MorganAsh and Moneyhub partner

Wednesday 2 November 2022 12:37 CET | News

MorganAsh and Moneyhub have partnered to help firms deliver good outcomes for vulnerable customers, in line with the requirements of Consumer Duty.

The partnership will see MorganAsh using Moneyhub’s Open Banking and Open Finance platform to access customers' financial data with their explicit consent to assist with the real-time assessment and monitoring of consumer vulnerability. It will be included within MARS, the MorganAsh Resilience System and will help determine a customer’s ‘Resilience Rating’ – much like a credit score.

Gained through customer's explicit consent, the newly accessible data will help highlight changes in behaviour and specific lifestyle indicators such as gambling or changes in employment, which can all be triggers for intervention by financial services firms. Real-time monitoring of income, expenditure, assets, and liabilities can alert firms to changes in circumstances and identify vulnerable characteristics.

MorganAsh launched its MARS broker tool in March 2022 to enable firms to assess and monitor consumer vulnerability and stay compliant with the Financial Conduct Authority’s (FCA) upcoming Consumer Duty regulation.

While the MARS tool can capture any direct contact from consumers and the MorganAsh can email consumers for annual updates, the potential to receive real-time data from Moneyhub will enable real-time monitoring so MorganAsh can contact consumers when their circumstances and needs change.

FCA’s Consumer Duty regulation

The FCA finalised requirements on Consumer Duty in July 2022 with implementation for open products by July 2023. It requires financial services firms to act in good faith, avoid causing foreseeable harm and enable and support customers to pursue their financial objectives.

MorganAsh and Moneyhub partner to help firms deliver good outcomes for vulnerable customers, in line with the requirements of Consumer Duty.

This means firms need to urgently reappraise how they identify, assess, and monitor the vulnerability of consumers throughout the product and relationship lifecycle.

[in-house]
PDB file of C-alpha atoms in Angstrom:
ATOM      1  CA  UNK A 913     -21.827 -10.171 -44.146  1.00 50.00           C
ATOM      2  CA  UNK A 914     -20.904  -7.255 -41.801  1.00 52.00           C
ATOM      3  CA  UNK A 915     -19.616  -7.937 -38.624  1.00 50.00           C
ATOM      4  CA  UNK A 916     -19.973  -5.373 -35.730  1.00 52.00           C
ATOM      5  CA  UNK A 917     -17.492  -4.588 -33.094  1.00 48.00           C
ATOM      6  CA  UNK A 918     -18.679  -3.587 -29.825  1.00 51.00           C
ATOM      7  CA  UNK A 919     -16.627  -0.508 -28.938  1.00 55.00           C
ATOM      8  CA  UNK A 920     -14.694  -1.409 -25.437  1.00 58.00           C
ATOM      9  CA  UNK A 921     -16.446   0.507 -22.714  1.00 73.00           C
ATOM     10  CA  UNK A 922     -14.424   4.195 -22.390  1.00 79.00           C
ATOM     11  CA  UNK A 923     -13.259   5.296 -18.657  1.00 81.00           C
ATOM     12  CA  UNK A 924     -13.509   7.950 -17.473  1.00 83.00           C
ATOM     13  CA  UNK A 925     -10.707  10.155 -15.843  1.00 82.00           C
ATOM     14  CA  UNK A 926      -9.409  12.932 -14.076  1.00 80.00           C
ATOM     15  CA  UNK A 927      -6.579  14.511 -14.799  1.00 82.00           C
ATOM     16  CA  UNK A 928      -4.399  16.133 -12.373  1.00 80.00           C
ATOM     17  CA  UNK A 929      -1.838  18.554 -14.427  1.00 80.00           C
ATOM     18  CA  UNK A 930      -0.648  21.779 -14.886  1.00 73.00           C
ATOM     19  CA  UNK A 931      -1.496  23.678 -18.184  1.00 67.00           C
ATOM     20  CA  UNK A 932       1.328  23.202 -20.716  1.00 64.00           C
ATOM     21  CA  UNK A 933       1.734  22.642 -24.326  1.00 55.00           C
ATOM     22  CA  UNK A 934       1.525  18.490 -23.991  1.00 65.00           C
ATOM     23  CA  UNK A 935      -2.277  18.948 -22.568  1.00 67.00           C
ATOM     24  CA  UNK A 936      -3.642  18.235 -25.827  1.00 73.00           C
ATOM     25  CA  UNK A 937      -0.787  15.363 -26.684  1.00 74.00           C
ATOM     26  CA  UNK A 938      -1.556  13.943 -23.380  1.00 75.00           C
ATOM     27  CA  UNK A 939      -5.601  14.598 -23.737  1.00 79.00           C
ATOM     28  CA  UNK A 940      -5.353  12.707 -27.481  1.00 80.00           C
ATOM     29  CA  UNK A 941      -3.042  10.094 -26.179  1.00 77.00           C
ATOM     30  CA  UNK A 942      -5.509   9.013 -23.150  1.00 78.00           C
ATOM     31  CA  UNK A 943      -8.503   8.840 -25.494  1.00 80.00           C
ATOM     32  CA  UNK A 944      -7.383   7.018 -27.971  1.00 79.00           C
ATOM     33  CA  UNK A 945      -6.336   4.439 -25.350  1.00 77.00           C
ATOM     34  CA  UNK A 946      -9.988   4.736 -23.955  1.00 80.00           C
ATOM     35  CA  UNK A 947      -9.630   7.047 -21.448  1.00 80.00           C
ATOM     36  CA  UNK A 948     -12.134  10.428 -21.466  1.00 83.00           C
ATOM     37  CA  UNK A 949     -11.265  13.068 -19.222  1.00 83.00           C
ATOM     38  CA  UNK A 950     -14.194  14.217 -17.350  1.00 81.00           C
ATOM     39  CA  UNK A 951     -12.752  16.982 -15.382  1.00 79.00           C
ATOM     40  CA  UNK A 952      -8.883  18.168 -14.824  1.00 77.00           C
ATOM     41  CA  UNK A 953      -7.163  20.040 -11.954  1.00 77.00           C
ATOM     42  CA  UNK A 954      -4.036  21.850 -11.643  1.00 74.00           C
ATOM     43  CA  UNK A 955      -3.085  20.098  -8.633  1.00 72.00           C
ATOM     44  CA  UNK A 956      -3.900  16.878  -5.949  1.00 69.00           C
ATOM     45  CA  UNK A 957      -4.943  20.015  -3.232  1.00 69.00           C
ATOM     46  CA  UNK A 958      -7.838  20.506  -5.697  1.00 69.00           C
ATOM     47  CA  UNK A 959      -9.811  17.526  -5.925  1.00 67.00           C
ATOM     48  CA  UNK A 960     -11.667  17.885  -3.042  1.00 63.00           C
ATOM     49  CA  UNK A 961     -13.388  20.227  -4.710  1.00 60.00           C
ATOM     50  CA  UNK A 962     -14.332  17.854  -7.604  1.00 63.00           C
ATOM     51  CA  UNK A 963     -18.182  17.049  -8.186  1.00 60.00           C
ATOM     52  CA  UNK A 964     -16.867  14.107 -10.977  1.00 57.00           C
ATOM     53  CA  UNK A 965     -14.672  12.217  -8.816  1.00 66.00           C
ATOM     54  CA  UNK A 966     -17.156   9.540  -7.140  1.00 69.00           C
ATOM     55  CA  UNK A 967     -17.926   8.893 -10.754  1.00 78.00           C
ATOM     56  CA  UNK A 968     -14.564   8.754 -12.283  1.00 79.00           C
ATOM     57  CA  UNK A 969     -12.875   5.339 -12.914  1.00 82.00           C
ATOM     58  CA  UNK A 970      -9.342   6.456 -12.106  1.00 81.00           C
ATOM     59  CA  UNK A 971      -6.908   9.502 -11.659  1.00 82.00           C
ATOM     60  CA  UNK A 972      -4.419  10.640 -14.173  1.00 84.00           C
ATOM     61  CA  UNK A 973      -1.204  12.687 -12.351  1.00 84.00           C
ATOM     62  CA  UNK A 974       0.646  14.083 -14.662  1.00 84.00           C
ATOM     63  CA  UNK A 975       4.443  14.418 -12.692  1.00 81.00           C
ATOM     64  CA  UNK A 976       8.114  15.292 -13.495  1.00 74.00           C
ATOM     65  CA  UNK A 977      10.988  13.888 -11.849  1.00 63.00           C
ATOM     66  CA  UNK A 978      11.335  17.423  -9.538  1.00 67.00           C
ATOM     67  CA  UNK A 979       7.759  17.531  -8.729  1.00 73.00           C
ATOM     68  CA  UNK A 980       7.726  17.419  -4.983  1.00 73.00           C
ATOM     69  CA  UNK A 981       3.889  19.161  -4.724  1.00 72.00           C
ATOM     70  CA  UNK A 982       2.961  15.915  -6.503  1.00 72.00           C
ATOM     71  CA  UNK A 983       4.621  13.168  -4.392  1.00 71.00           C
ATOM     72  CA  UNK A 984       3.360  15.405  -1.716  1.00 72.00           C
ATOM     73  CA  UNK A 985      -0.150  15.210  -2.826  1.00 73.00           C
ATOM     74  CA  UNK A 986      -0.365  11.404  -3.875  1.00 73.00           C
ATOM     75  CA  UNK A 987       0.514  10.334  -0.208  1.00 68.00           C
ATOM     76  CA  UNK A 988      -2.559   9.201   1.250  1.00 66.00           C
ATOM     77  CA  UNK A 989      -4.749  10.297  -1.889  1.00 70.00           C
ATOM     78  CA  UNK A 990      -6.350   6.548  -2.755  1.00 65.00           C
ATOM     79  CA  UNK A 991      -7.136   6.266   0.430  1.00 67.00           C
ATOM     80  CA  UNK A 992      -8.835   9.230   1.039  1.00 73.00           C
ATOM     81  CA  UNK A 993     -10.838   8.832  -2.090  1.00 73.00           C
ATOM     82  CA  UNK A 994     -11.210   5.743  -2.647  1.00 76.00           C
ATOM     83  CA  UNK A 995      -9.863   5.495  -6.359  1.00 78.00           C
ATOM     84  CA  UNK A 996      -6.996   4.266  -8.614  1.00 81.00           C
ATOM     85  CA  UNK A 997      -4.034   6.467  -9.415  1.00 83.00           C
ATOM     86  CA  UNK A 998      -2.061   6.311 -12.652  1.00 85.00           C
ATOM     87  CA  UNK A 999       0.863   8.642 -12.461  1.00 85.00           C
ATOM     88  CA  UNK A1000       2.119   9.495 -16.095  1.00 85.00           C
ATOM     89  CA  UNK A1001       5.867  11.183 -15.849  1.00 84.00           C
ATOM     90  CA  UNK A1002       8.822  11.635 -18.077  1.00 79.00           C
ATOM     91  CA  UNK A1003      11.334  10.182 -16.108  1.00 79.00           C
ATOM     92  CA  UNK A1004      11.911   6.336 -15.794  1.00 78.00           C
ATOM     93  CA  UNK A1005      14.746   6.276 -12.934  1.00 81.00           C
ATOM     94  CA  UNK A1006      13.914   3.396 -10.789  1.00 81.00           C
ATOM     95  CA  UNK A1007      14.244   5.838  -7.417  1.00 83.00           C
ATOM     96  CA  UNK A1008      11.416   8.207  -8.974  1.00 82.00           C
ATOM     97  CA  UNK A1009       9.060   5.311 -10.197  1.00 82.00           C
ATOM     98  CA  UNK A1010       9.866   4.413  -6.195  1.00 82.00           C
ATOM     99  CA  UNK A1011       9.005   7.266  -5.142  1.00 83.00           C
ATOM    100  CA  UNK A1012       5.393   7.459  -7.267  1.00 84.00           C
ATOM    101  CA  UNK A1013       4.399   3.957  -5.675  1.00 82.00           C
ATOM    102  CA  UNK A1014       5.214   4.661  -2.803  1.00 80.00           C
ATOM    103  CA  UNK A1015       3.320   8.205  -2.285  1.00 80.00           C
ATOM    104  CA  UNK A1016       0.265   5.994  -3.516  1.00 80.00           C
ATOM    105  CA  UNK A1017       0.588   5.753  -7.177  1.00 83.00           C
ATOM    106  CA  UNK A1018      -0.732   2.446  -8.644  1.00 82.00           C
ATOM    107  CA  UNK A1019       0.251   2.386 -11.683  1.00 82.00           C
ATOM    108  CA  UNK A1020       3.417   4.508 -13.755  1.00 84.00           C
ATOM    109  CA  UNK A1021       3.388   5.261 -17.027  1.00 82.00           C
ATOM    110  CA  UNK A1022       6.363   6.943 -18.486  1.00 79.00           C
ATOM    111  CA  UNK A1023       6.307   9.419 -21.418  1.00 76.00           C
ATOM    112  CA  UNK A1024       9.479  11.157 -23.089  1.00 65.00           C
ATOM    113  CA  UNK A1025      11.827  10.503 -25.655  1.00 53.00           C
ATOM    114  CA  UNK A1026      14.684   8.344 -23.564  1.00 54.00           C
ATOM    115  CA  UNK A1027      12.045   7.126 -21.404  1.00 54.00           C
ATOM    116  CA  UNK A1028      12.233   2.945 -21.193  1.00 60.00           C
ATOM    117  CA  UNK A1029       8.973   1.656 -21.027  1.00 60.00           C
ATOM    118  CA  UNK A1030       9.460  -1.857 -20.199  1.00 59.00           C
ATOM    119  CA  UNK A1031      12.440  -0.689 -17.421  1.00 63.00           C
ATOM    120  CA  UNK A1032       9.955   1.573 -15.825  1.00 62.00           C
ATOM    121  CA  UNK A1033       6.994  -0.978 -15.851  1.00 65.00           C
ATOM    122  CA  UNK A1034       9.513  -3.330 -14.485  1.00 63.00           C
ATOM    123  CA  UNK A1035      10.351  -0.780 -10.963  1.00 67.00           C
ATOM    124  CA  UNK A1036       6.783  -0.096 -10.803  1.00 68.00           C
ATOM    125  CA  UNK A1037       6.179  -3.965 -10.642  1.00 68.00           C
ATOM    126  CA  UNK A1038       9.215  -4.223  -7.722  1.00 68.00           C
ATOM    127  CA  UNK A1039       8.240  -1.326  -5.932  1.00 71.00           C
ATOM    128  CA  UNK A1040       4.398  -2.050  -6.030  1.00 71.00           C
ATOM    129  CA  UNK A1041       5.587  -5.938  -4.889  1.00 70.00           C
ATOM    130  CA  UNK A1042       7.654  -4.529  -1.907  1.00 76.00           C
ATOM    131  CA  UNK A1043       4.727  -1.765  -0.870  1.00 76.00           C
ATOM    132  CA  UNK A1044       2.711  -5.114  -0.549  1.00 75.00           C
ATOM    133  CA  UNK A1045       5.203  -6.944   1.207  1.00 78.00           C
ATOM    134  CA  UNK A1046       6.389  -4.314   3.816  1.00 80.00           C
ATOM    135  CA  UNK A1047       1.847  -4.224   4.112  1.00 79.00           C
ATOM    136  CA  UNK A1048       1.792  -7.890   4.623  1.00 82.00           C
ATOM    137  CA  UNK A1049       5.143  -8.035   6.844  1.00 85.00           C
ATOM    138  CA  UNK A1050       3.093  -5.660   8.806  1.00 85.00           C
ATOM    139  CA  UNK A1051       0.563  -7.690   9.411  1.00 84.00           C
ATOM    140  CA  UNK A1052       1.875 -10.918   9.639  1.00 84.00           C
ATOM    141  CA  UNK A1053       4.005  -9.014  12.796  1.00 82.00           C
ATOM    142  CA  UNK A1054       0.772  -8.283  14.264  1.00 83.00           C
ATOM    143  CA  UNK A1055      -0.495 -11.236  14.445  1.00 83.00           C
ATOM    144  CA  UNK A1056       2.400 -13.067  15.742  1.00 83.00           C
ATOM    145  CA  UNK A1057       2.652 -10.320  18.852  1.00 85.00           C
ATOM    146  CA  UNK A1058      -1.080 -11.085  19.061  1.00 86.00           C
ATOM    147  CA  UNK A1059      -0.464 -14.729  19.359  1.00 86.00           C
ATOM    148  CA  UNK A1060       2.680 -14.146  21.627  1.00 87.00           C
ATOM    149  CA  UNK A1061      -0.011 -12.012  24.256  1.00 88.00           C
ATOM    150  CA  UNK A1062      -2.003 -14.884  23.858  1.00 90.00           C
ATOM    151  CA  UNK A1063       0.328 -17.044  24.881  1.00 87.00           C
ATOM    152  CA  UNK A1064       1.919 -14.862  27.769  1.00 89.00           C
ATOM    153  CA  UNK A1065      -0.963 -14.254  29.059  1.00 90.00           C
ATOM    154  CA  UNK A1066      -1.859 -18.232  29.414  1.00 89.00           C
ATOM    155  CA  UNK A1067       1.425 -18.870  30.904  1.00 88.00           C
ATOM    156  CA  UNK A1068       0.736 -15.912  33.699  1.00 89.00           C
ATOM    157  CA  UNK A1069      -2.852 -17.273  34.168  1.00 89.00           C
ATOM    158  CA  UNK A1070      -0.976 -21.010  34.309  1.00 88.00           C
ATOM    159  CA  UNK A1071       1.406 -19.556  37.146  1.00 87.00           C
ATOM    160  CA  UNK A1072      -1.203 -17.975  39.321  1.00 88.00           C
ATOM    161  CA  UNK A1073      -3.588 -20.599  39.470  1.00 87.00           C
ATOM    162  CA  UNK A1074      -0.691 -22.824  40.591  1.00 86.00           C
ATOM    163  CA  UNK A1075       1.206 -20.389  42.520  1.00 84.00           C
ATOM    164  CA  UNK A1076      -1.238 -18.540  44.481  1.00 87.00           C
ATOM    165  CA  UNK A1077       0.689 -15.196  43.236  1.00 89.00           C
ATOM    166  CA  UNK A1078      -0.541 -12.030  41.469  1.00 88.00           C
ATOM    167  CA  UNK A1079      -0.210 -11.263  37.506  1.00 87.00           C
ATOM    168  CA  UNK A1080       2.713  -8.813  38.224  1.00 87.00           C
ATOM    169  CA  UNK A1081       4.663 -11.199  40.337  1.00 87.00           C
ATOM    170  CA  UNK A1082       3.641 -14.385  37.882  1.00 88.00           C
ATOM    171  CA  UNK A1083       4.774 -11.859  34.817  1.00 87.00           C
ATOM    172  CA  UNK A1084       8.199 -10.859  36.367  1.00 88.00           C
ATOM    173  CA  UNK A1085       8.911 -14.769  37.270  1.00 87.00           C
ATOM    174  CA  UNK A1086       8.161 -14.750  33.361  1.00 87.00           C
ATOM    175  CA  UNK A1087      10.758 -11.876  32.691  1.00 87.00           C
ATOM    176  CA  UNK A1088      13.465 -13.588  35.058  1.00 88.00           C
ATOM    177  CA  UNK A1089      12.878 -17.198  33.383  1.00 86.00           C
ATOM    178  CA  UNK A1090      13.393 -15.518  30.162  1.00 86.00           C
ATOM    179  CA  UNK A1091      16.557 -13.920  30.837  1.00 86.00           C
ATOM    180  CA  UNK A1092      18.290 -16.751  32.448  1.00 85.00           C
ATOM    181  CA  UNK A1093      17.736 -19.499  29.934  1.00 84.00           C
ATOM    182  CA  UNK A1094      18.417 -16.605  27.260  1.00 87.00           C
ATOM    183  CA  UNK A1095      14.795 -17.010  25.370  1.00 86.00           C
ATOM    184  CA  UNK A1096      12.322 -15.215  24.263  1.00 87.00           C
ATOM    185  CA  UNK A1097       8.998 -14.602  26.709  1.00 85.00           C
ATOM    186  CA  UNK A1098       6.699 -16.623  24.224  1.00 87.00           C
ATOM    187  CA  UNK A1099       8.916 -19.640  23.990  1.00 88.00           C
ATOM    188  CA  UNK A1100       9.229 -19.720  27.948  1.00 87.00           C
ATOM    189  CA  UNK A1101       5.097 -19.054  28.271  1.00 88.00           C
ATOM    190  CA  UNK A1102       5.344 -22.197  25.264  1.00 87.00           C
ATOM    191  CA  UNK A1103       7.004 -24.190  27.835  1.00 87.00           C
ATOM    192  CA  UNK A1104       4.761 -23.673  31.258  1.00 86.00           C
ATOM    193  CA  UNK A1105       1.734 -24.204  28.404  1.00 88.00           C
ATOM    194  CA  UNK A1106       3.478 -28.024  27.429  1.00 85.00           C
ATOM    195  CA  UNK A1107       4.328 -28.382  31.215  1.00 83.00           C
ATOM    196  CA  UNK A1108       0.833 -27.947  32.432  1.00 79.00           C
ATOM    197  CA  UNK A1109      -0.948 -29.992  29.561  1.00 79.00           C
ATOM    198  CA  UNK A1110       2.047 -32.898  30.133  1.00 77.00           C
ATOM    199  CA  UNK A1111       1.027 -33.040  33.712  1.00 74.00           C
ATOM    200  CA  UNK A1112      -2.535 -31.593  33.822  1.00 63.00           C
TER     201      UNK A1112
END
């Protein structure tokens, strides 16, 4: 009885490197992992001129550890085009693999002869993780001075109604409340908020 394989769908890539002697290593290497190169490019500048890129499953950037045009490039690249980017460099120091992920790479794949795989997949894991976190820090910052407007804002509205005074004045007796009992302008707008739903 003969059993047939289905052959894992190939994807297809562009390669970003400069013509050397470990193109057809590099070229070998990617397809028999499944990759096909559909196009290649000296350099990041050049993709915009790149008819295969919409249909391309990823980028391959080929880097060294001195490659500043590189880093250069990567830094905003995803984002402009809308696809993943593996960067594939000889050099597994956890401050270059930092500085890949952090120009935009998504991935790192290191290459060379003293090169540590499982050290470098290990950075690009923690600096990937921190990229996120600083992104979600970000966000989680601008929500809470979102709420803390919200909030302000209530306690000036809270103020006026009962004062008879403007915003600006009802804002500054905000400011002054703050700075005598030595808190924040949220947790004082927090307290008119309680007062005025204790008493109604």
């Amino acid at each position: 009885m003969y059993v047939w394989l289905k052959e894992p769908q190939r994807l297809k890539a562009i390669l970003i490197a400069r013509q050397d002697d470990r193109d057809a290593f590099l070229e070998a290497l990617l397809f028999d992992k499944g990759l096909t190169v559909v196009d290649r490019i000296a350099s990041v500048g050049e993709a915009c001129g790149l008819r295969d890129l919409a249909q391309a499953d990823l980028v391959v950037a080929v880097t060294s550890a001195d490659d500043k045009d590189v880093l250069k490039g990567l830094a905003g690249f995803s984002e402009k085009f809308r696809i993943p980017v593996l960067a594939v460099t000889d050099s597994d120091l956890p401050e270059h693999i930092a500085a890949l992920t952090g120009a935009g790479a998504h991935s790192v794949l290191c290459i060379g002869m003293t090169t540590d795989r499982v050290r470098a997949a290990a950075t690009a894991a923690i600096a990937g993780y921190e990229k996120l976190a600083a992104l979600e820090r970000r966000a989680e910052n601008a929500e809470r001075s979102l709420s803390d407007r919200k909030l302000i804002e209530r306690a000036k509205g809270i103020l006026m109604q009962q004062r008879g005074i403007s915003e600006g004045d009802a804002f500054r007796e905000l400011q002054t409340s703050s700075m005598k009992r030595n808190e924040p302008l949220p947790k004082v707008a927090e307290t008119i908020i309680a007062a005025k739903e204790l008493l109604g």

As 50% of consumers are potentially vulnerable, and consumers can become vulnerable at any time, there is a challenge for financial firms to understand the needs, characteristics, and behaviours of vulnerable customers. While some companies are using individual assessments, the reporting from this approach is inconsistent and does not provide consistent data to meet Consumer Duty requirements. There is the need to have solid, consistent, timely, and regular data.

The availability of data also brings benefits to providers. These include lower customer acquisition costs through data analytics; lower onboarding costs with automated and comprehensive fact finds; data-based suitability and capacity for loss checks and ongoing checks for changes in circumstances and progression towards intended financial outcomes. Increased revenue, lower costs and a compliance dividend.

Exploring Open Finance

Open Finance has the potential to be a crucial enabler of increased competition and innovation in financial services and improve consumer choice and financial capability. But in achieving these benefits, it will also inevitably disrupt traditional financial market structures and business and revenue models.

The UK plans to mandate Open Finance by law in the same way that the second Payment Services Directive and the CMA 2017 Retail Banking Order mandated Open Banking. Account Service Providers (ASPs) – or data holders – will likely be required to put in place and maintain secure Application Programming Interfaces (APIs) to share data with TPPs – or data receivers – at the customer's request.

The FCA expects that TPPs will need regulatory authorisation to operate.The FCA and the UK Government have committed to introducing a legislative and regulatory framework to mandate and oversee Open Finance and clarify which types of entities, accounts, and datasets would be in scope. The initial proposals for such a framework are expected to emerge in late 2022 or early 2023. This will pave the way for a phased Open Finance implementation in late 2023 or 2024, likely starting from use cases with the best cost/benefits balance.

To find out more about Moneyhub, check their profile in our company database.

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Keywords: partnership, Open Banking, Open Finance, financial data, data
Categories: Banking & Fintech
Companies: Moneyhub, MorganAsh
Countries: United Kingdom
This article is part of category

Banking & Fintech




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